Current 93 - Swastikas For Noddy / Crooked Crosses For The Nodding God 2xLP

$33.59

Label: The Spheres

Our Review:

Here is the necessary reissue of Current 93's masterpieces Swastikas For Noddy and Crooked Crosses For The Nodding God - two albums that solidified the apocalyptic folk songwriting for David Tibet and company. Tibet's sergeant-at-arms for these sessions was Douglas P of Death In June with the ghostly presence of Steven Stapleton felt through sporadically through the mix; and a rather large cast of characters involved in making what are minimal neofolk albums. Swastikas For Noddy at the time of release in 1988 was quipped as "the pop album" for Current 93. Compared to the Crowleyian chants and nightmarish bricolage of Nature Unveiled and Dogs Blood , this would certainly ring true; but in the light of the entire C93 oeuvre, Swastikas For Nodd is a feral scrabbling of the more baroque orchestrations and arrangements that Tibet would coax out of his musical troupe. Noddy is a British children's character from the mid-century and in the fluid pantheon of godheads that Tibet worked into his cryptic poetry and revelations, Noddy had become a semi-deity which he figured into a canon of his own making alongside Christ, Crowley and Lucifer. It's an absurd declaration; and the whimsy that Current 93 can muster in such jaunty numbers as "Beau Soleil" and "Hey Ho The Noddy Oh" acquire a sinister irony to them. Current 93 offers their version of "Oh Coal Black Smith" which had been a British folk staple dating back to the early 19th Century under the title "The Two Magicians", matching Current 93's then infatuation of Comus with the wild-eyed psych-folk mania and urgent, two-note acoustic guitar strum alongside Tibet's feral vocals.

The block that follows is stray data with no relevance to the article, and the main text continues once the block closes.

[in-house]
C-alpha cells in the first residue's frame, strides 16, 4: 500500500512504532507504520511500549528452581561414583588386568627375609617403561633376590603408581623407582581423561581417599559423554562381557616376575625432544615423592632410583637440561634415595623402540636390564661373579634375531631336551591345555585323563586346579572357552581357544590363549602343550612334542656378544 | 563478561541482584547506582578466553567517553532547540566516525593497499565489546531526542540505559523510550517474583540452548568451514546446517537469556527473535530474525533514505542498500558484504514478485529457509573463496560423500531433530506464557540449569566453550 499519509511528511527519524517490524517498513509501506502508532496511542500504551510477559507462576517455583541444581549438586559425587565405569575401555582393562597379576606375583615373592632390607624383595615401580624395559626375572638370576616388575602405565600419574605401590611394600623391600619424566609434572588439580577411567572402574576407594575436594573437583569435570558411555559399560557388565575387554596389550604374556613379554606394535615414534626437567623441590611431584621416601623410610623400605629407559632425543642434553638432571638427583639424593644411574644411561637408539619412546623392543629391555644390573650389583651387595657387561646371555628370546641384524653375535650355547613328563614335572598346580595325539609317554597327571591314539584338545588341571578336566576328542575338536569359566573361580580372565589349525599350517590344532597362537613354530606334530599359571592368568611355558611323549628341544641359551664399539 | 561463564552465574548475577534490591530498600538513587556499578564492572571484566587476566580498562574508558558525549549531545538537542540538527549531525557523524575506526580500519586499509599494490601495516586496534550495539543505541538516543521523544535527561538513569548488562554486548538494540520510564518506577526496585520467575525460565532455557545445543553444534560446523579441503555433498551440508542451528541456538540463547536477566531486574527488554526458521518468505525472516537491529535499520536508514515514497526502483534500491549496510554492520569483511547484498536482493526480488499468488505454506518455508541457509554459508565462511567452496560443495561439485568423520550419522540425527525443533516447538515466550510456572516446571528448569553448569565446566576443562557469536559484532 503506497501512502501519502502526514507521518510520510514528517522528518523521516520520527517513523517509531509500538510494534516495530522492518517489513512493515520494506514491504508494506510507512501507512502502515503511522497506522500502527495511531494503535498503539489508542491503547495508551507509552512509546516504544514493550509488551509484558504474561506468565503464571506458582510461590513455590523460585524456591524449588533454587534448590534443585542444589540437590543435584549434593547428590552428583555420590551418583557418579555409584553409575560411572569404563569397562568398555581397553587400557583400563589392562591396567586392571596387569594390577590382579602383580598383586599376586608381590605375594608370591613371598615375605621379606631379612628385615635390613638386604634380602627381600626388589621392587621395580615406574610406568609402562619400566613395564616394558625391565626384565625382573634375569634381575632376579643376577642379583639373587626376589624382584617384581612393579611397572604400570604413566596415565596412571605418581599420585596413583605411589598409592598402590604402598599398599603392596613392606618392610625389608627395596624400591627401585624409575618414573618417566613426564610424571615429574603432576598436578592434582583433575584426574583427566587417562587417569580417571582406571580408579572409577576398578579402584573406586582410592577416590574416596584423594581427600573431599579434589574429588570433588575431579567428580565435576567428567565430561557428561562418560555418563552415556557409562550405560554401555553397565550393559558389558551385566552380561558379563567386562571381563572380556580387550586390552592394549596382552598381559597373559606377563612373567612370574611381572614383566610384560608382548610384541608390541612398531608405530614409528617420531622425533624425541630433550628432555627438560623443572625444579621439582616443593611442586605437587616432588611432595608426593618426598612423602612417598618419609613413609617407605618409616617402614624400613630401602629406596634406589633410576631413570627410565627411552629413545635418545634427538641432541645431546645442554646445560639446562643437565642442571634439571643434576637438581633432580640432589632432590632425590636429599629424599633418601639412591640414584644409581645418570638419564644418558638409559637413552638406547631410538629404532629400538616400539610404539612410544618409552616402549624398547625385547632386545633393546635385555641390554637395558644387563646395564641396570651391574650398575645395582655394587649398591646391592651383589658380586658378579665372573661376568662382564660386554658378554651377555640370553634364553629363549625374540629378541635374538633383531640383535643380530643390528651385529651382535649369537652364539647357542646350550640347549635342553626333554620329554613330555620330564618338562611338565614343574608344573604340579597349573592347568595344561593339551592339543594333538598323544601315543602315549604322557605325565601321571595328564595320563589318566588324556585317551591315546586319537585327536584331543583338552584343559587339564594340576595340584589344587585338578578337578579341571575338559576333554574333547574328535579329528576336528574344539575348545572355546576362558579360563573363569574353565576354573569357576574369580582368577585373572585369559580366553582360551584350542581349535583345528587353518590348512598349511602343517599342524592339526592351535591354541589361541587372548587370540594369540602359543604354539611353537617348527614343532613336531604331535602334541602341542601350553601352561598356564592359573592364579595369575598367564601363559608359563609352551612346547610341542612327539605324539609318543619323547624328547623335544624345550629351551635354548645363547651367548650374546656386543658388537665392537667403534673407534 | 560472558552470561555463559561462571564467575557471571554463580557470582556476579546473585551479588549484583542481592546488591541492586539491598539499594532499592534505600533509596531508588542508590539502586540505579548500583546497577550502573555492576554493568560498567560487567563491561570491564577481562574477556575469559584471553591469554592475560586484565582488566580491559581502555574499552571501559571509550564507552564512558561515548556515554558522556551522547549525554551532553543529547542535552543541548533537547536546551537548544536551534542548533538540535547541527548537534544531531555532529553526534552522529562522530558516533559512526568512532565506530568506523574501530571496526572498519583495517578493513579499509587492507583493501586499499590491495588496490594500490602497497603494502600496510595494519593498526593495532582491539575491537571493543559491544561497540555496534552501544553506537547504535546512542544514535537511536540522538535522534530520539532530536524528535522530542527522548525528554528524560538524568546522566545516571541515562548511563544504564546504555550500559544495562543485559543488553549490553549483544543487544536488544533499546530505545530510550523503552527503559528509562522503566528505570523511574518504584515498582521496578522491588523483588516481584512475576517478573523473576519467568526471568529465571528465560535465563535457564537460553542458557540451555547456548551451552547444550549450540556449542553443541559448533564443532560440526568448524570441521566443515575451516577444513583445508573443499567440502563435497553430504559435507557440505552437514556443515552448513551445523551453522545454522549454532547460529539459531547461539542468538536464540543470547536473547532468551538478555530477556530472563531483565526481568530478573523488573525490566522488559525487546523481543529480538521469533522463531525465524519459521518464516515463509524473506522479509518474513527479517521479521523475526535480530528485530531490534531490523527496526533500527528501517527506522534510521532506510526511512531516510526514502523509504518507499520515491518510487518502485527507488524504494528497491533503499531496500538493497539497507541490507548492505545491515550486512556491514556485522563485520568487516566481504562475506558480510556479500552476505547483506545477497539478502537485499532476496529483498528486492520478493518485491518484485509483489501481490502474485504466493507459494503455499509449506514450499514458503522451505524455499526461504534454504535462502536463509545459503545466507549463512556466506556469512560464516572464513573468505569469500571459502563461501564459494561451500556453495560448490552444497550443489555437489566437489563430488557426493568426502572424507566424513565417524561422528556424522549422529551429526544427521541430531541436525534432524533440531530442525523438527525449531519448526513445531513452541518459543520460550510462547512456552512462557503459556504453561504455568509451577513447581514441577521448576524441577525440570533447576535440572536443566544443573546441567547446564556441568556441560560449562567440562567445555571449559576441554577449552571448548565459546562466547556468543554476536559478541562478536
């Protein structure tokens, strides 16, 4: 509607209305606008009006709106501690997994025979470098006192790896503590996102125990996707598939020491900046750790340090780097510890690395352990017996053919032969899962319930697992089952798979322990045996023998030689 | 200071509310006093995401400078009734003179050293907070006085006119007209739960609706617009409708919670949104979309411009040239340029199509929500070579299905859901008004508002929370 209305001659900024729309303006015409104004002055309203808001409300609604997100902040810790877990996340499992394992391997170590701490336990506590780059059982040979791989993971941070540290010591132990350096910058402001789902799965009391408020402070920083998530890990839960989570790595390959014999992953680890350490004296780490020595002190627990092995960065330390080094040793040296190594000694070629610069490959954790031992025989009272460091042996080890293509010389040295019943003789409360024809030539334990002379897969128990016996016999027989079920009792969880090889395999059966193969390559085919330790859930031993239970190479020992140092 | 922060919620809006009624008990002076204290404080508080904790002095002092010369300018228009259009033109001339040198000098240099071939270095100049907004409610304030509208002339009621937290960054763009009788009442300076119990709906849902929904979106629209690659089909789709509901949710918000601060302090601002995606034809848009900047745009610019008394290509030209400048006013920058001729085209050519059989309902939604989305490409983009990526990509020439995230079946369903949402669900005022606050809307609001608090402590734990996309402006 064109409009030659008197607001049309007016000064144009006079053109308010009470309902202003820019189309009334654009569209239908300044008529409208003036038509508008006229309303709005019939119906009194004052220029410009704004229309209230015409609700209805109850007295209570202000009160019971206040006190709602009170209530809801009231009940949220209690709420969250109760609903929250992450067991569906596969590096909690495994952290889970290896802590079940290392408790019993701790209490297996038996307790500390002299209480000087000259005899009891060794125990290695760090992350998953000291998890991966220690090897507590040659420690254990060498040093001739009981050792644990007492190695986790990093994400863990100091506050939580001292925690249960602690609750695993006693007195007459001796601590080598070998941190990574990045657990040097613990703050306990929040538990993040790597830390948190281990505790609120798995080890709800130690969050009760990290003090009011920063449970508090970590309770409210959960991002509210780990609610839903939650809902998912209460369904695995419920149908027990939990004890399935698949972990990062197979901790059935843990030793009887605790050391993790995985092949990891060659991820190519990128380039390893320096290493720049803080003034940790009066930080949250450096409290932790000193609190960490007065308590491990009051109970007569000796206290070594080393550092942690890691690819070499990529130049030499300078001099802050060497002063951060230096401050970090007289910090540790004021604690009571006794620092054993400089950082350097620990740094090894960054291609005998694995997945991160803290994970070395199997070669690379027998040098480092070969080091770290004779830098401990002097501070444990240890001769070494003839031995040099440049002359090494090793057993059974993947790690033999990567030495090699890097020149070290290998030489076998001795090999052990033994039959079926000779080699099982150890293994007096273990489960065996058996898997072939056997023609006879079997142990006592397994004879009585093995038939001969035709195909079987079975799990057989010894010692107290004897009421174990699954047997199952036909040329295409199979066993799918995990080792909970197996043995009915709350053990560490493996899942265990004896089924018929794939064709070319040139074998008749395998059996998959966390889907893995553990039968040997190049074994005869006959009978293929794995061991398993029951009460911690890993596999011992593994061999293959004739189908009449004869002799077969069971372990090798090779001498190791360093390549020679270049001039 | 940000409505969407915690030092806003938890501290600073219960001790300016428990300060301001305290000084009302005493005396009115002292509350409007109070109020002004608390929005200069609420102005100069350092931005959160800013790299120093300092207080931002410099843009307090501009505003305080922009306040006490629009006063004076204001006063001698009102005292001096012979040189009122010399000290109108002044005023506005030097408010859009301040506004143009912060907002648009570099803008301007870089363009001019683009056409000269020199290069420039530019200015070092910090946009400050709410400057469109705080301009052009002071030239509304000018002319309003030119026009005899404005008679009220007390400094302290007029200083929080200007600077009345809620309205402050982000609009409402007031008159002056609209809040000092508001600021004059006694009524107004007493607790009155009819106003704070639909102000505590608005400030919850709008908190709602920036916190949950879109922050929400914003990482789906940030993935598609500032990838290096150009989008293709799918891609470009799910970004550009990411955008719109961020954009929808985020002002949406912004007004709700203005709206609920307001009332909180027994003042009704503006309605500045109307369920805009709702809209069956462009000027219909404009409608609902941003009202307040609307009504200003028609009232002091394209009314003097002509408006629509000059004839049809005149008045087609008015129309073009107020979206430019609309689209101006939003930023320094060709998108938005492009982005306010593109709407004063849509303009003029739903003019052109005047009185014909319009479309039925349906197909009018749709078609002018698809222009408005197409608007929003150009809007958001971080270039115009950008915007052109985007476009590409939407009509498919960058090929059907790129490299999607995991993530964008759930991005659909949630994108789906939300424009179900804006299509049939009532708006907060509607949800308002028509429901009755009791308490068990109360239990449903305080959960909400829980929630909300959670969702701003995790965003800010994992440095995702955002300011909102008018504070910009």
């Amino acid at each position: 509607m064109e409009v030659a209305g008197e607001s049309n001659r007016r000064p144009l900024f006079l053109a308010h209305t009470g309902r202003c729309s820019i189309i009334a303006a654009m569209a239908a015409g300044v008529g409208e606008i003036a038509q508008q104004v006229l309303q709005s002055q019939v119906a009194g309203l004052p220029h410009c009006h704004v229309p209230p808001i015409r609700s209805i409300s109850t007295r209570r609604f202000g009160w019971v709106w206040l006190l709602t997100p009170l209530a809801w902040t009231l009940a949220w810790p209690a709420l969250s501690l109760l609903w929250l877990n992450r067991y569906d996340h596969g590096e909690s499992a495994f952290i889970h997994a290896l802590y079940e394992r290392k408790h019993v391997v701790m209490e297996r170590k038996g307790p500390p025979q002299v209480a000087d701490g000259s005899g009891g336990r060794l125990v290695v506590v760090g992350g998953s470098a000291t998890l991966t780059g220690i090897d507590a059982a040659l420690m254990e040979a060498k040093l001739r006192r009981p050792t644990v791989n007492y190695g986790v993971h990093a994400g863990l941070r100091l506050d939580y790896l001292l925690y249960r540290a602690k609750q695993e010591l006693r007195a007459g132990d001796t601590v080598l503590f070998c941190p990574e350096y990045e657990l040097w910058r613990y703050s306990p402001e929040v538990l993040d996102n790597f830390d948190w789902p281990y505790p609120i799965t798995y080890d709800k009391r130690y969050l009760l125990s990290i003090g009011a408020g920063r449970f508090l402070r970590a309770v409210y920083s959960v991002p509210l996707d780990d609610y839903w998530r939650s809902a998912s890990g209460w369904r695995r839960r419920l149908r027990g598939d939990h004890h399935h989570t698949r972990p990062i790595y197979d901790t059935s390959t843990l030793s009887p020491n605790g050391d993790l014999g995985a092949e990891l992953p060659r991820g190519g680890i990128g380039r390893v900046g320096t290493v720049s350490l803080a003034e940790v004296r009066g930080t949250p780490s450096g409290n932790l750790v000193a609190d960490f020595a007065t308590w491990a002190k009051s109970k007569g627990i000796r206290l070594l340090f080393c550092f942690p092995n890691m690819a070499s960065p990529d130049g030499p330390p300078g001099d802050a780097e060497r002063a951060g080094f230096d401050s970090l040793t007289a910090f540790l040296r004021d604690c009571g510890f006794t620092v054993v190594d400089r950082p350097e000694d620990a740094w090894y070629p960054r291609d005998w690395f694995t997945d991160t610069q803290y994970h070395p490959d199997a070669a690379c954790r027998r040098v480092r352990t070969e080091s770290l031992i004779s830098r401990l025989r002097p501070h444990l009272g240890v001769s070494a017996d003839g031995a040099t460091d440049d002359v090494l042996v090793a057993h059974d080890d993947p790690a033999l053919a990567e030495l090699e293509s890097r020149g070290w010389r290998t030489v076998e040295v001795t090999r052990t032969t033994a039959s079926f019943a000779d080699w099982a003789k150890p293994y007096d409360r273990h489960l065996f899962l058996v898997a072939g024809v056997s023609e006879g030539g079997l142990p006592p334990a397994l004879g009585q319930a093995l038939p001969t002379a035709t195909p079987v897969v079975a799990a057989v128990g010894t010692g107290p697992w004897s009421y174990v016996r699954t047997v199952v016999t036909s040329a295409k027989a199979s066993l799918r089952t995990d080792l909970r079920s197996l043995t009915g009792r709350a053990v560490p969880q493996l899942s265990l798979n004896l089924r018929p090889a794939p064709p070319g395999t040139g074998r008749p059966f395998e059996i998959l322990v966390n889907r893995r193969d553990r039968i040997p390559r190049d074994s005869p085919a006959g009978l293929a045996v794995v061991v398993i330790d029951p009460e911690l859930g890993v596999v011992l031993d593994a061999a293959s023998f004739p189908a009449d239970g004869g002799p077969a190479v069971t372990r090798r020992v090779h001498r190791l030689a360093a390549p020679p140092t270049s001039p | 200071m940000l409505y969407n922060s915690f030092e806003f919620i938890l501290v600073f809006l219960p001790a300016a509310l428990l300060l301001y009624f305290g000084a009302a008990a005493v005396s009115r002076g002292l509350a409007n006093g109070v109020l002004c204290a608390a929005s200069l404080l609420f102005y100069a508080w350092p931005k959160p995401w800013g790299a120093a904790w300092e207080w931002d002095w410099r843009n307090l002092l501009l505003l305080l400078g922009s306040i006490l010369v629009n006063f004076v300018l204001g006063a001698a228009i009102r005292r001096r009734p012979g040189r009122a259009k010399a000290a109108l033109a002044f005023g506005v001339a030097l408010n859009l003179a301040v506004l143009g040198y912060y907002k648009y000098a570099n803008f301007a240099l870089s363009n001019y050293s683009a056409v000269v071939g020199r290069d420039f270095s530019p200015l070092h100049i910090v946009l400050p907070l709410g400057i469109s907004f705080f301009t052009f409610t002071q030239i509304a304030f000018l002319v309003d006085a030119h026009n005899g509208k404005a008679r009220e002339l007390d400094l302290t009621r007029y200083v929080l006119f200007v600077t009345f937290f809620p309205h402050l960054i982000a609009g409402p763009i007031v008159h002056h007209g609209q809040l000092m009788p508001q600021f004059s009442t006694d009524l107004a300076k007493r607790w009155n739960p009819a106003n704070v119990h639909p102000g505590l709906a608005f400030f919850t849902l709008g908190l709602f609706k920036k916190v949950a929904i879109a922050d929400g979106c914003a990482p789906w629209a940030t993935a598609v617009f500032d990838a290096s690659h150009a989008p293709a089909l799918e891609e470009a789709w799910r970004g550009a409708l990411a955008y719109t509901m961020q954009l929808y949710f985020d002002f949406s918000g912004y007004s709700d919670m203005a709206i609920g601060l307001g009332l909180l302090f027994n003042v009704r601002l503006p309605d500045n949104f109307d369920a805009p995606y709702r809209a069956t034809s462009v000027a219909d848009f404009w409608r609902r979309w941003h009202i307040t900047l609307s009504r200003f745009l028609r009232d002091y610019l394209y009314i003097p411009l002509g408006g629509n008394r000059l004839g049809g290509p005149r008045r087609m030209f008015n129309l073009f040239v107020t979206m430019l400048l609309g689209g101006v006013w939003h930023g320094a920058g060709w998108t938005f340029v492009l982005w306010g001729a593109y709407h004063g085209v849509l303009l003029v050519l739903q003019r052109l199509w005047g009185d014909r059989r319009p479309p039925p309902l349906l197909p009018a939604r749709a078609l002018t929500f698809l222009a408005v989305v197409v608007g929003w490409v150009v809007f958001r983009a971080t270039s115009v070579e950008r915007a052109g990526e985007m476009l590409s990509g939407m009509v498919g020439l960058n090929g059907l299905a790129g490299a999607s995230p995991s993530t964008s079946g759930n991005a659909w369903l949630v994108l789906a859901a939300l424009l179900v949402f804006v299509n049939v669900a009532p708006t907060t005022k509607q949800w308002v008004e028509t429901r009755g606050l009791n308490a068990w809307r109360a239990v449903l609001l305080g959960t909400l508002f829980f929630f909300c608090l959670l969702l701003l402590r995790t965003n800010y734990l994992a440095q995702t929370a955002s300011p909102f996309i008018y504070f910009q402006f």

Crooked Crosses For The Nodding God is an album that originally came out in 1989 on Stapleton's United Dairies, as remixed, restructured and rerecorded versions of many of the songs that went into Swastikas For Noddy. These versions are much more skewed, demented and psychedelic, showing much more of Stapleton's penchant for dislocating the minimal folk arrangements and singsong tunes with warped effects, drones, cloak and dagger. Included here is a version of Current 93's "Looney Runes" with its glam-goth guitar riff and early Alice Cooper vibe, amidst Tibet's freakish chanting. It makes perfect sense to bind these two albums together, with the latter as the lysergic mind-fuck version of the former.